Bone & Muscle Health

Bone & Muscle Health Articles

Knee buckling raises the risk of falls

Knee buckling is common in people with knee pain and knee osteoarthritis and raises the risk of falls and injuries. Strengthening the quadriceps muscles and doing balance exercises may help improve knee stability and reduce buckling.  More »

The pain of strains, sprains, and cramps

Strains, sprains, and cramps are the most common injuries of muscles, ligaments, and tendons. However, appropriate treatment and preventive measures can speed recovery and keep injuries from recurring.  (Locked) More »

Yoga: Another way to prevent osteoporosis?

A 12-minute routine, involving holding each of 12 yoga poses for 30 seconds, done at least three times a week for two years, increased bone density in a small study of postmenopausal women with low bone density. More »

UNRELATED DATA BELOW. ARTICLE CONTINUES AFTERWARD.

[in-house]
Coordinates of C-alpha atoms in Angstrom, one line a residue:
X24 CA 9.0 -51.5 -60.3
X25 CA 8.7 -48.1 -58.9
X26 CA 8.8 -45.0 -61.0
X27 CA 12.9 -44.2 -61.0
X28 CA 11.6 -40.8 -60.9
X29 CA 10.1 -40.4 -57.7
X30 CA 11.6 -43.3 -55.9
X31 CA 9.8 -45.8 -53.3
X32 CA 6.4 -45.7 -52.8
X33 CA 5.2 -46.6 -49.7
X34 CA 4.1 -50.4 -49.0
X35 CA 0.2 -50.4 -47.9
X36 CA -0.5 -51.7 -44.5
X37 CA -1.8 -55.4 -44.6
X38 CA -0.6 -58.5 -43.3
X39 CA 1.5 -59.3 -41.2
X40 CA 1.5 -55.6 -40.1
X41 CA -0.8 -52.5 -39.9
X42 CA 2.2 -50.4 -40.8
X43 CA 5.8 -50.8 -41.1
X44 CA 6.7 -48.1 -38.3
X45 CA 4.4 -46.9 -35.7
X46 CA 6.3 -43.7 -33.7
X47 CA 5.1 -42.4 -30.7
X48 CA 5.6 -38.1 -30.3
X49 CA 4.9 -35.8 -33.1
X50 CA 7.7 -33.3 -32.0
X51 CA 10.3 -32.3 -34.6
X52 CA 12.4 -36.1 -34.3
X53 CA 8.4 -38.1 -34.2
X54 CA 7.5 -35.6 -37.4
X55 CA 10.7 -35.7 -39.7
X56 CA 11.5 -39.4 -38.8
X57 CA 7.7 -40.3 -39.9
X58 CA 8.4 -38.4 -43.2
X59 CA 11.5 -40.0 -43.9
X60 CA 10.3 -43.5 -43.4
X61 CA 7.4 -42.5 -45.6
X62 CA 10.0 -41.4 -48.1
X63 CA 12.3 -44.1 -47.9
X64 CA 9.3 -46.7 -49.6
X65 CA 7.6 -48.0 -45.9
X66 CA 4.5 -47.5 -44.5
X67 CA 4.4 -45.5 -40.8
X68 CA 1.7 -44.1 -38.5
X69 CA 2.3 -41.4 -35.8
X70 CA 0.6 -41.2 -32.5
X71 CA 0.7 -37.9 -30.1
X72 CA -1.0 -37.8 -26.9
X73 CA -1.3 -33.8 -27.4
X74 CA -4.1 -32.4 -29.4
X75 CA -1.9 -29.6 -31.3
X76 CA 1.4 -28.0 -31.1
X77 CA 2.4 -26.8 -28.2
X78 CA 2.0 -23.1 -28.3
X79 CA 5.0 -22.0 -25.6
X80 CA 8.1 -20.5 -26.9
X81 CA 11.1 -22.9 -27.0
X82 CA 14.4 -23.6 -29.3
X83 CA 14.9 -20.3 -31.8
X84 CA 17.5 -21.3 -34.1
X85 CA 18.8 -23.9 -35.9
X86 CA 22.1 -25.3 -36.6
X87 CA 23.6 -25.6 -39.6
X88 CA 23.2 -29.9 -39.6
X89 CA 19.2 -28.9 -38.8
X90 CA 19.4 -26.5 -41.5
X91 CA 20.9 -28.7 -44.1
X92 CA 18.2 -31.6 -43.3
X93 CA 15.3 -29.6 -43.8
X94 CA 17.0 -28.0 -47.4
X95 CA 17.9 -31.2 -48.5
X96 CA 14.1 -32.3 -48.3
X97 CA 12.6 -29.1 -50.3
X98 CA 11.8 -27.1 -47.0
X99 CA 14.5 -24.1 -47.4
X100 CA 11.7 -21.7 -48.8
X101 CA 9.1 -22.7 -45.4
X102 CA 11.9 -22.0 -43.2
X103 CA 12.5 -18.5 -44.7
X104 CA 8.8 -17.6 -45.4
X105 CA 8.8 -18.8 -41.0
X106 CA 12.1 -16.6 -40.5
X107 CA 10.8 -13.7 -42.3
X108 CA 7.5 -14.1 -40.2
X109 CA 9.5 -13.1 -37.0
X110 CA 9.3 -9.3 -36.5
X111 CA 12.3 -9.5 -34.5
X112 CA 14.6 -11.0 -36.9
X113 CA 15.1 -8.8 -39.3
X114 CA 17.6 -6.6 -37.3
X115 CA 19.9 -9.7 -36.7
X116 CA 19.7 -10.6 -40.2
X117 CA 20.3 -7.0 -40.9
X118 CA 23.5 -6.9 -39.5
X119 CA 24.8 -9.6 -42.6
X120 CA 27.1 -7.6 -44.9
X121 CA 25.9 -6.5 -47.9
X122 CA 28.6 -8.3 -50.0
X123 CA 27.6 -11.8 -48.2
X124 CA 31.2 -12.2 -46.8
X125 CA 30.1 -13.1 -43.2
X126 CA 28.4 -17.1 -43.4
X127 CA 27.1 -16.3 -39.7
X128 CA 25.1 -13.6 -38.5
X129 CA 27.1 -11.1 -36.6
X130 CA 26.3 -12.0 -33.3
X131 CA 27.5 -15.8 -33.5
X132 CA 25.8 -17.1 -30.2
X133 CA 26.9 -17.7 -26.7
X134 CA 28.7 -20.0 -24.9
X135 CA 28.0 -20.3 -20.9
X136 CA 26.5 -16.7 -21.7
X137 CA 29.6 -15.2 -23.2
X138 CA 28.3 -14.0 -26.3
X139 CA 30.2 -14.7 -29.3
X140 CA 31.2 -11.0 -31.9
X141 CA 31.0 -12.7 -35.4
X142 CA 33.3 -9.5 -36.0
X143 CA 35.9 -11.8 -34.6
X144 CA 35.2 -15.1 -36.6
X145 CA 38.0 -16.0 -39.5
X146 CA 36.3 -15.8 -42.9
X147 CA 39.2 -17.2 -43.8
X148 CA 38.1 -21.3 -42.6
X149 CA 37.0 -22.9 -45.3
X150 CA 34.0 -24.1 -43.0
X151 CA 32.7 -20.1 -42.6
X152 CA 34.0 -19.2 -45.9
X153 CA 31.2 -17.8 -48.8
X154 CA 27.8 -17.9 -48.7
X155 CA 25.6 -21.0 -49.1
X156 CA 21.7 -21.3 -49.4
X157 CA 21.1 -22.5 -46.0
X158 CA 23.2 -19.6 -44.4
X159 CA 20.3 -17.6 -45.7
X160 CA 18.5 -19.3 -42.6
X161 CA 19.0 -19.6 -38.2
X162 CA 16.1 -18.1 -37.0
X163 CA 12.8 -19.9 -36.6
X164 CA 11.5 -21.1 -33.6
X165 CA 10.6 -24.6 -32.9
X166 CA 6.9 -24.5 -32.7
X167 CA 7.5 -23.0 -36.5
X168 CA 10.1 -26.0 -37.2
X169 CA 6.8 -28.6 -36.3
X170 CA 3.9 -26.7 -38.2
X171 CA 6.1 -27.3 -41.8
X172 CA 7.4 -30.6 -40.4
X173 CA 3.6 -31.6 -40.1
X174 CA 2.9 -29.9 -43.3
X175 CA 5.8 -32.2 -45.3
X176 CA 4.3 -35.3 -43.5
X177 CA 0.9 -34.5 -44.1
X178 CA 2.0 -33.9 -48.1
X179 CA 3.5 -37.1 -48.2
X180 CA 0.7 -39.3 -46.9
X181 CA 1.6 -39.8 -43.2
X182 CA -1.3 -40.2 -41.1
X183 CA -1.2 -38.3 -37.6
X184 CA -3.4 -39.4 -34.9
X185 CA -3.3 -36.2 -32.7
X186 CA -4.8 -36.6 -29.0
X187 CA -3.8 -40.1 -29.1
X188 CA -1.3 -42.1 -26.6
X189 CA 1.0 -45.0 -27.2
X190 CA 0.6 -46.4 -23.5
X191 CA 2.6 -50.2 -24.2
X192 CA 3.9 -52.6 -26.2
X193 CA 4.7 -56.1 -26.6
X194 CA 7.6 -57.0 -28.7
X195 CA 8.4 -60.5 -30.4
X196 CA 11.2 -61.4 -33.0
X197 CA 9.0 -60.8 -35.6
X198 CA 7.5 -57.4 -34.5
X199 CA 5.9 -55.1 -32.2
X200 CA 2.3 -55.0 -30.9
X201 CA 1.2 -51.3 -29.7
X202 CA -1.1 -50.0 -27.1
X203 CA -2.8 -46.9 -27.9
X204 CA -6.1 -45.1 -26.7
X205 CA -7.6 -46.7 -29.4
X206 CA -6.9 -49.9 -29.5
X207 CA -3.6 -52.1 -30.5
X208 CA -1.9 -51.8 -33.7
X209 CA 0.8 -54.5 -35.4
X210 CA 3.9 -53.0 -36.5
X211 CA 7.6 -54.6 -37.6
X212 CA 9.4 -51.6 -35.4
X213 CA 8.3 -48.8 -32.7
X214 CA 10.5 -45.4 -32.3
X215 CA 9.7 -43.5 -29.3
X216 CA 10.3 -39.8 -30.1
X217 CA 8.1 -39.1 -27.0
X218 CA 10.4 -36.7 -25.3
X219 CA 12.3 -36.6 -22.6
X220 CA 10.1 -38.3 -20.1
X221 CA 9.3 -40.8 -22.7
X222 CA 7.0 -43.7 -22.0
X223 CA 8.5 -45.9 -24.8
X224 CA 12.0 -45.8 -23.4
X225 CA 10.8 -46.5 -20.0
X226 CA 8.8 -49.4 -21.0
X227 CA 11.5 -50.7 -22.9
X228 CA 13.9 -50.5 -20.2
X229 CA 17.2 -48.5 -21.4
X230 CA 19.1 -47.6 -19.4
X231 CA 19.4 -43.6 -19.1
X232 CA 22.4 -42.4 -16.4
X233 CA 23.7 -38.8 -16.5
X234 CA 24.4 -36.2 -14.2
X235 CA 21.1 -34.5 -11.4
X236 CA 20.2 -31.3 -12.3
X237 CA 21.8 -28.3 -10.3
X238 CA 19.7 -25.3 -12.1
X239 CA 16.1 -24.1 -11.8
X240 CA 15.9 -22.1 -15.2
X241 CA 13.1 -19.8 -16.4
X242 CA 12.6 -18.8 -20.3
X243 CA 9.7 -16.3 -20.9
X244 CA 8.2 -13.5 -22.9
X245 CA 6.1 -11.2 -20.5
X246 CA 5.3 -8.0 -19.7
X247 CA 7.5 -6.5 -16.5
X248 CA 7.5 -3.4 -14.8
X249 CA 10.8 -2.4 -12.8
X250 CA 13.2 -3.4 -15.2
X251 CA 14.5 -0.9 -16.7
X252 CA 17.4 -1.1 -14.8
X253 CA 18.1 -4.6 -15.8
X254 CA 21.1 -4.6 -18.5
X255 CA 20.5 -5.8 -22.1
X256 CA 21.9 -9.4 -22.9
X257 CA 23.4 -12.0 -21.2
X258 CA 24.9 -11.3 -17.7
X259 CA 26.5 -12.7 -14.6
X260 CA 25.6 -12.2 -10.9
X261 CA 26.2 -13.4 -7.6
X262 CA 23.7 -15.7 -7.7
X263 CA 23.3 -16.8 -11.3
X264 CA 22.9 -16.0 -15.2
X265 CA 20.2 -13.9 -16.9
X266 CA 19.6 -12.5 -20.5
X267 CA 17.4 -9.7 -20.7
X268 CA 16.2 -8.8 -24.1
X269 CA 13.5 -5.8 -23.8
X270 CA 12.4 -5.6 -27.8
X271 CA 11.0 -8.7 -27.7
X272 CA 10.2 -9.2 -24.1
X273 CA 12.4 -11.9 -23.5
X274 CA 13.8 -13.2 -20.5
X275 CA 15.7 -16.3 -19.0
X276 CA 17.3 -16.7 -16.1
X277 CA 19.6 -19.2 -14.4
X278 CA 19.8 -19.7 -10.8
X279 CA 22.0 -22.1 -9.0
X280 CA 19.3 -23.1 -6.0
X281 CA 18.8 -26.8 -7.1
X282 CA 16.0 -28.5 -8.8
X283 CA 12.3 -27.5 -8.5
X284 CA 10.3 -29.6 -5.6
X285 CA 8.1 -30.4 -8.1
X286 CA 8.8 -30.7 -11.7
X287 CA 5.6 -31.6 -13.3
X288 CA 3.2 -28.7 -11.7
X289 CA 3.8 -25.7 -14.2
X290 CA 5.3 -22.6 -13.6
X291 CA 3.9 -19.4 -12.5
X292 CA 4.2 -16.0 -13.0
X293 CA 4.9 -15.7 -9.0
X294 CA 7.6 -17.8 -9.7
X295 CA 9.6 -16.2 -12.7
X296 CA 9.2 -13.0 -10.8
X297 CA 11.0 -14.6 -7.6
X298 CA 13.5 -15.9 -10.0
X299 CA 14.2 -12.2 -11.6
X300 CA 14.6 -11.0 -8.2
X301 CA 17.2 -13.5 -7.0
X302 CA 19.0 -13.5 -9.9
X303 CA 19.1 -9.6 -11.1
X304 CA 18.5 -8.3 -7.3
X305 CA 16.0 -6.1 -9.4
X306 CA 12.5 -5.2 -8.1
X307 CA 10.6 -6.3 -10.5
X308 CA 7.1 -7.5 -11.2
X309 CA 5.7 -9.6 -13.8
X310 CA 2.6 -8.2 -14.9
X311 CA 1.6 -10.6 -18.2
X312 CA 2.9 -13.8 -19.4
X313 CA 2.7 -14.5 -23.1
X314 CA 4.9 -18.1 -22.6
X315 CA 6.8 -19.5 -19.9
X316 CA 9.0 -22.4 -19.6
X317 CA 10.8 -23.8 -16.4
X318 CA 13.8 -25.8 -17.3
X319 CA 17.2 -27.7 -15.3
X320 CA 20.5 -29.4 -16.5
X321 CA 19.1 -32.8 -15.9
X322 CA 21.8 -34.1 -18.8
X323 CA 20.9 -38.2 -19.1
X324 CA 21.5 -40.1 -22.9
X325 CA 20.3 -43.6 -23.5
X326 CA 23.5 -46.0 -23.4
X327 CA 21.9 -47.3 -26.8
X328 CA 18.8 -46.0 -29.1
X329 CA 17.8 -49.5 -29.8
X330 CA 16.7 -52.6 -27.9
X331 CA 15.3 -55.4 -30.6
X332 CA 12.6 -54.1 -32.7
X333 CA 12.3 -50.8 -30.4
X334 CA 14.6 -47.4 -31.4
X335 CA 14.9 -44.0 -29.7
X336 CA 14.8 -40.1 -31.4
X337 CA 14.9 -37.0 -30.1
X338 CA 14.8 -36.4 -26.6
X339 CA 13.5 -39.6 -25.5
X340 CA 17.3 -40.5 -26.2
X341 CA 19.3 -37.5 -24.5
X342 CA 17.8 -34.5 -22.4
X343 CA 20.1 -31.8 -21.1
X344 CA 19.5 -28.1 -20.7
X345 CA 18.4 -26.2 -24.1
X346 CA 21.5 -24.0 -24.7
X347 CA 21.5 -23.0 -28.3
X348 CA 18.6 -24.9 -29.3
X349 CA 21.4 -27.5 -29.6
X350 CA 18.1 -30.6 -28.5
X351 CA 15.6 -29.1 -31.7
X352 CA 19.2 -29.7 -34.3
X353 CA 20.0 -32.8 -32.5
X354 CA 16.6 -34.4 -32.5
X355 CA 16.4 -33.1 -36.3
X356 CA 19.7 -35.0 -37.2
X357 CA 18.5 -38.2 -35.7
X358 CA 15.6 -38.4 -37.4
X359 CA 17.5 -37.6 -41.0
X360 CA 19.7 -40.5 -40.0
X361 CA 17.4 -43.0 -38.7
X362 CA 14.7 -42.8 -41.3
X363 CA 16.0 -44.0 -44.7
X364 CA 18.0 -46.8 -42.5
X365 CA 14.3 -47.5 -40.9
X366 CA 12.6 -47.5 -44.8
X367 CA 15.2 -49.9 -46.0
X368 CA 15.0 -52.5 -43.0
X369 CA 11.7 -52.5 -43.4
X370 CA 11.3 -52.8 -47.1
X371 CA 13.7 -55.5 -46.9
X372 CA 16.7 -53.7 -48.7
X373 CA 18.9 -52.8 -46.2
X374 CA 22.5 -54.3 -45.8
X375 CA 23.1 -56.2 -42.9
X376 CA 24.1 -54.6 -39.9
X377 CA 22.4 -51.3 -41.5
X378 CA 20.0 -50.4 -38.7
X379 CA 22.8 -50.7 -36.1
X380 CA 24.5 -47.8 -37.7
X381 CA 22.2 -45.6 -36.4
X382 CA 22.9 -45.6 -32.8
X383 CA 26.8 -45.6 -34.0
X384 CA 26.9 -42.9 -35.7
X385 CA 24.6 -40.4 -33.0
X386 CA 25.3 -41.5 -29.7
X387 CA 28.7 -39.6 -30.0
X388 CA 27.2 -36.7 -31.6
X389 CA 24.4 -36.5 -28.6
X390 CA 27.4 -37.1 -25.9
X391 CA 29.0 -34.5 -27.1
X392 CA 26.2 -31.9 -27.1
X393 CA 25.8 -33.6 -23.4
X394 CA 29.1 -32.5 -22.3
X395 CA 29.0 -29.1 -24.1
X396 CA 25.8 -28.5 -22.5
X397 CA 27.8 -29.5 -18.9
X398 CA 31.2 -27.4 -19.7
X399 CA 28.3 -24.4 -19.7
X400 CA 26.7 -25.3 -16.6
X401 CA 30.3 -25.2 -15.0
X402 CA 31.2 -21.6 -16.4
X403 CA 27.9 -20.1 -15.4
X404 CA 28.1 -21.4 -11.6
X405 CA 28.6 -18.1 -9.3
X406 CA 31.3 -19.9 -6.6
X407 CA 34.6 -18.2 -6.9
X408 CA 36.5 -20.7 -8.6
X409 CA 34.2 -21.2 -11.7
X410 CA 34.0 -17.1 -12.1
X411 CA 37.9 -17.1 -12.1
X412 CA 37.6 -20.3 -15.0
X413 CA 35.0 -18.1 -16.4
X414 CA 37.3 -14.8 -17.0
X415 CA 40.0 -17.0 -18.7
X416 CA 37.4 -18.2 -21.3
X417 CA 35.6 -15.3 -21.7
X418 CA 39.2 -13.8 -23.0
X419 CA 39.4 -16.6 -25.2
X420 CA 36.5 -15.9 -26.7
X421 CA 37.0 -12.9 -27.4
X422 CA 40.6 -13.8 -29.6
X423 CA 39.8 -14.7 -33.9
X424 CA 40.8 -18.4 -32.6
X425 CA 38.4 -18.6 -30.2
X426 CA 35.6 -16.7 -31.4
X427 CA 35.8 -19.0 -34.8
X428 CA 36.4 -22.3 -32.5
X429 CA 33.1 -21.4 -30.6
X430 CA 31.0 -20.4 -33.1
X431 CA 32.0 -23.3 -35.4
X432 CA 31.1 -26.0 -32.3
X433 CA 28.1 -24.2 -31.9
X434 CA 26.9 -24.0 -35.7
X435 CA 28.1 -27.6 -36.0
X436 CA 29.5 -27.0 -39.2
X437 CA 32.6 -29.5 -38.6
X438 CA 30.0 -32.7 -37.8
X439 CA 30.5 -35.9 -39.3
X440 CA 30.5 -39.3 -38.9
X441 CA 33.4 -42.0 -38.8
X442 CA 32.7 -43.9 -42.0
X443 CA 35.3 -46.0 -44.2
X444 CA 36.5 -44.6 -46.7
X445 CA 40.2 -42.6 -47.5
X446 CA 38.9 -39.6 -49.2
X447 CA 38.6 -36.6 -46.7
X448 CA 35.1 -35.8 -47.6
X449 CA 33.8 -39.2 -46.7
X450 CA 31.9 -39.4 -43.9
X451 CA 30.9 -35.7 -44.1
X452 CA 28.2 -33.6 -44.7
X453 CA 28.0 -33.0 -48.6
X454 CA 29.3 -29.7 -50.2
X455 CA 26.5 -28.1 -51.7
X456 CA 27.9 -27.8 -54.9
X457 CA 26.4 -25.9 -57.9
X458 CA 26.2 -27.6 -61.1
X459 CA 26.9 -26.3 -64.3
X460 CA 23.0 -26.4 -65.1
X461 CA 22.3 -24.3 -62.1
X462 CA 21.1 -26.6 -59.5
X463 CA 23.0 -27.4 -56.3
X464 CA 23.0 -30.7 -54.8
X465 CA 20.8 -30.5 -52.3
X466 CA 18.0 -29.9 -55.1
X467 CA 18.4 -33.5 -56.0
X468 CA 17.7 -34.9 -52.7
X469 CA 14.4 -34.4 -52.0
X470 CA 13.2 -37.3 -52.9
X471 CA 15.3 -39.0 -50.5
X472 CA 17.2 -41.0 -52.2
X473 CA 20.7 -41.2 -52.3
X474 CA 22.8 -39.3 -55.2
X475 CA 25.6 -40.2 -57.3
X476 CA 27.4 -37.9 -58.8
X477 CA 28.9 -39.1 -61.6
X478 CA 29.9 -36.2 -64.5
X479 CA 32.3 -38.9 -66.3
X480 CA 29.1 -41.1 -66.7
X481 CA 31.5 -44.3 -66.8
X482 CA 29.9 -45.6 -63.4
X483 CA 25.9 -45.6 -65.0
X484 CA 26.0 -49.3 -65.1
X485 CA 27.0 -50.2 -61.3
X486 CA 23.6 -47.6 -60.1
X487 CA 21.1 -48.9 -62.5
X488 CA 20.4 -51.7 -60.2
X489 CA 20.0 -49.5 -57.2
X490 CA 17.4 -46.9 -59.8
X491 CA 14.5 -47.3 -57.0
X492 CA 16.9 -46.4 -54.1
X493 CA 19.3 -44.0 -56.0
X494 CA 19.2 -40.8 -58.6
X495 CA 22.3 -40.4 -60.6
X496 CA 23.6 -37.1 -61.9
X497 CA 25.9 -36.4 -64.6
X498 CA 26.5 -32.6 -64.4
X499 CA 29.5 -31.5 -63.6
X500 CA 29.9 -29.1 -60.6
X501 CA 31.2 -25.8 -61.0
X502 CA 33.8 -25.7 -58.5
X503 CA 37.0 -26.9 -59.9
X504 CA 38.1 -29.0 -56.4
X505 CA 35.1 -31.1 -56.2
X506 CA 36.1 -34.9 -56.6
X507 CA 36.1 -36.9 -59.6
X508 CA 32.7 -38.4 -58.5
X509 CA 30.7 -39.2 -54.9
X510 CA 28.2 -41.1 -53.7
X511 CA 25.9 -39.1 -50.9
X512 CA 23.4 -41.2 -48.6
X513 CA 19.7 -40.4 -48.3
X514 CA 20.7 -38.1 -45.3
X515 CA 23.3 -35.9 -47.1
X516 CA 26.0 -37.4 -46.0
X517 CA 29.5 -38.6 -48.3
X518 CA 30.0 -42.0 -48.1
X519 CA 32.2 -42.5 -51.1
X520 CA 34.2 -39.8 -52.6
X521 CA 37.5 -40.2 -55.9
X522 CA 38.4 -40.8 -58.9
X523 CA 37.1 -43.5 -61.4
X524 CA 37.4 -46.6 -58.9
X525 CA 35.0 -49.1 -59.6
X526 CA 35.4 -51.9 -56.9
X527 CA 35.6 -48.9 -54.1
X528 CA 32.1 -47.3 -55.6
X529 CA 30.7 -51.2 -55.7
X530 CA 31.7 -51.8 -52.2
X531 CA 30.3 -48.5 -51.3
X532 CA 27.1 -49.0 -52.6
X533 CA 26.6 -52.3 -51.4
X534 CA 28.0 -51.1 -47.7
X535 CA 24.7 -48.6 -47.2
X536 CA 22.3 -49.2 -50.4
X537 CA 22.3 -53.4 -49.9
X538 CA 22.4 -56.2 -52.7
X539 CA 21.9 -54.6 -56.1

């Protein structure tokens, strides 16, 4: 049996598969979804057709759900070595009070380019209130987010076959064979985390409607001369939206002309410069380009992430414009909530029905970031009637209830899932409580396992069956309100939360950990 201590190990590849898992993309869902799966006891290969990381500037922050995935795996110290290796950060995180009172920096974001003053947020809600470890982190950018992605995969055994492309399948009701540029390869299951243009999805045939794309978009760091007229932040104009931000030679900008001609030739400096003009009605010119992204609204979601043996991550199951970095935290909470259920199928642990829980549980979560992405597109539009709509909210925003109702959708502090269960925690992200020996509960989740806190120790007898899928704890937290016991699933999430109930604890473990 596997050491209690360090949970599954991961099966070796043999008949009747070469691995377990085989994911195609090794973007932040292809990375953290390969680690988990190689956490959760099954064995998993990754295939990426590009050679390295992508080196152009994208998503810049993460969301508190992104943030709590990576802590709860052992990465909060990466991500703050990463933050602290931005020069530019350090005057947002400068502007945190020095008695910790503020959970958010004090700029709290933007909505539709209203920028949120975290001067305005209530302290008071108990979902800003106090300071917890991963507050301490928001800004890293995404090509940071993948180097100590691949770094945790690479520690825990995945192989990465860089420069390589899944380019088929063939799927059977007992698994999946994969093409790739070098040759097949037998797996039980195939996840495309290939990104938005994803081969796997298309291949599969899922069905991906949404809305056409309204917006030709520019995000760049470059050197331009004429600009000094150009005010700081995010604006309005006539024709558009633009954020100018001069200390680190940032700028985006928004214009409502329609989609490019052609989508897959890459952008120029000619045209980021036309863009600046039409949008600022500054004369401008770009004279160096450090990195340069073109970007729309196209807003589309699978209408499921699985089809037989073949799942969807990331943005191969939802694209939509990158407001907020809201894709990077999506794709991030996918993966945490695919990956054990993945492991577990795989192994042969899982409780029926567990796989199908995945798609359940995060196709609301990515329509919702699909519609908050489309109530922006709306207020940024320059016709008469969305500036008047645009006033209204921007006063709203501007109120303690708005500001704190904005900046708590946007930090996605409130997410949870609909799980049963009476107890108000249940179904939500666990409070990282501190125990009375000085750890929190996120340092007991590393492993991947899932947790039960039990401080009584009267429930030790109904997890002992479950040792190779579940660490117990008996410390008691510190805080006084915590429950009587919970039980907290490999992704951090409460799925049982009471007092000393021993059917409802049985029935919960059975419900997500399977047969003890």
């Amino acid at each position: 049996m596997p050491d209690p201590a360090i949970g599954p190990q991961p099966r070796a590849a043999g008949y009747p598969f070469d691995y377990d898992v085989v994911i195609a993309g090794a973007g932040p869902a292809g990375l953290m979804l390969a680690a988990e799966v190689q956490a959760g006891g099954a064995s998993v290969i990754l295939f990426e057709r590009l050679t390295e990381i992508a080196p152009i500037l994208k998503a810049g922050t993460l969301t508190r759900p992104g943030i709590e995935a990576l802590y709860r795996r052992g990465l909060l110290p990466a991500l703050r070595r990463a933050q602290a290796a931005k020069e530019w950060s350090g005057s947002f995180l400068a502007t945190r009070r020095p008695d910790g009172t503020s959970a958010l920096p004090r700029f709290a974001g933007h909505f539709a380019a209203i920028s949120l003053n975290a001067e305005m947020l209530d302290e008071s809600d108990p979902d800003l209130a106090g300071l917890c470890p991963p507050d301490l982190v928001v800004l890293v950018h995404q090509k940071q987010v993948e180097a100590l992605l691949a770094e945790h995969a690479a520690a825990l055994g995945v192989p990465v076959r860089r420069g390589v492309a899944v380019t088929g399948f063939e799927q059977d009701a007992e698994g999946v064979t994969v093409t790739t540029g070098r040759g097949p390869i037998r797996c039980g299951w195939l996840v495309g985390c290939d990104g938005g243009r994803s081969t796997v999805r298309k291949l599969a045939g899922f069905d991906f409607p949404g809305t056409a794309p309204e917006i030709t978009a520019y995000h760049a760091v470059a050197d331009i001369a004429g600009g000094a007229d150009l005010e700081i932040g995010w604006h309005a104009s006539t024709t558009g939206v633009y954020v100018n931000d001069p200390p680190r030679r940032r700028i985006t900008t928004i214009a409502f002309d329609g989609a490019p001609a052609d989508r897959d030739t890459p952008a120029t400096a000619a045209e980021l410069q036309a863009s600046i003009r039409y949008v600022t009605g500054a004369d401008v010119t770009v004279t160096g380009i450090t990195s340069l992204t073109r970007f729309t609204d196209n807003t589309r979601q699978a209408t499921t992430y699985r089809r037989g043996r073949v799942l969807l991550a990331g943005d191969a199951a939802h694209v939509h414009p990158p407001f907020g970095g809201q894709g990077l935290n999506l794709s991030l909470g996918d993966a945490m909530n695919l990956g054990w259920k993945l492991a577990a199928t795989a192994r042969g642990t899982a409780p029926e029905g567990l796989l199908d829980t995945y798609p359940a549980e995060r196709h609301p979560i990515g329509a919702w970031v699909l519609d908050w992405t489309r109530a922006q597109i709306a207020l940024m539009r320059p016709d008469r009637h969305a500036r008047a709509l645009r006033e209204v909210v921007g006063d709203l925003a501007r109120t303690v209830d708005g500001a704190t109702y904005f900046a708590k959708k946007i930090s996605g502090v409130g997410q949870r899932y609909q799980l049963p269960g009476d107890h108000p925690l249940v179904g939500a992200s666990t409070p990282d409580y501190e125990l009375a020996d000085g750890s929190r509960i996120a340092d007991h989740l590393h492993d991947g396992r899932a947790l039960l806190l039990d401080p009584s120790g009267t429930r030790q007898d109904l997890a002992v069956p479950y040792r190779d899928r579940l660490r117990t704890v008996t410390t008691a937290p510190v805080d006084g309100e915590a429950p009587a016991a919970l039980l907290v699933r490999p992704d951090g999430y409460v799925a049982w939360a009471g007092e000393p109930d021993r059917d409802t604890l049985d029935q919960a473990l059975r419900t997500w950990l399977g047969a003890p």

Muscle problems caused by statins: Can a genetic test reveal your risk?

A mail-order genetic test claims it can identify people at risk of developing muscle pain from taking a cholesterol-lowering statin. Using genetic material from a saliva sample, the test looks for gene variants that affect how statins are transported into the liver. About 25% of people have one of two copies of this variant. But the results apply only to a rare form of statin-induced muscle pain that affects about one in 1,000 people.  (Locked) More »

Preserve your muscle mass

While most men will lose about 30% of their muscle mass during their lifetime, it is possible to rebuild and maintain muscle with a progressive resistance training program and a higher-protein diet. More »

Do you need a drug for osteoporosis?

Recent evidence indicates that the use of bone-building drugs is responsible for a decline in hip fractures. They are now available as tablets, injections, and infusions. You can choose one based on your health profile and lifestyle.  (Locked) More »

Calcium supplements for bone health: Do you really need them?

Dietary guidelines recommend a relatively large amount of daily calcium—1,000 to 1,200 milligrams per day—to prevent bone fractures. It can be difficult to get that much without taking a supplement. Recent science has called the high recommended daily intake into question. Common calcium-rich foods can provide most of men’s daily needs. (Locked) More »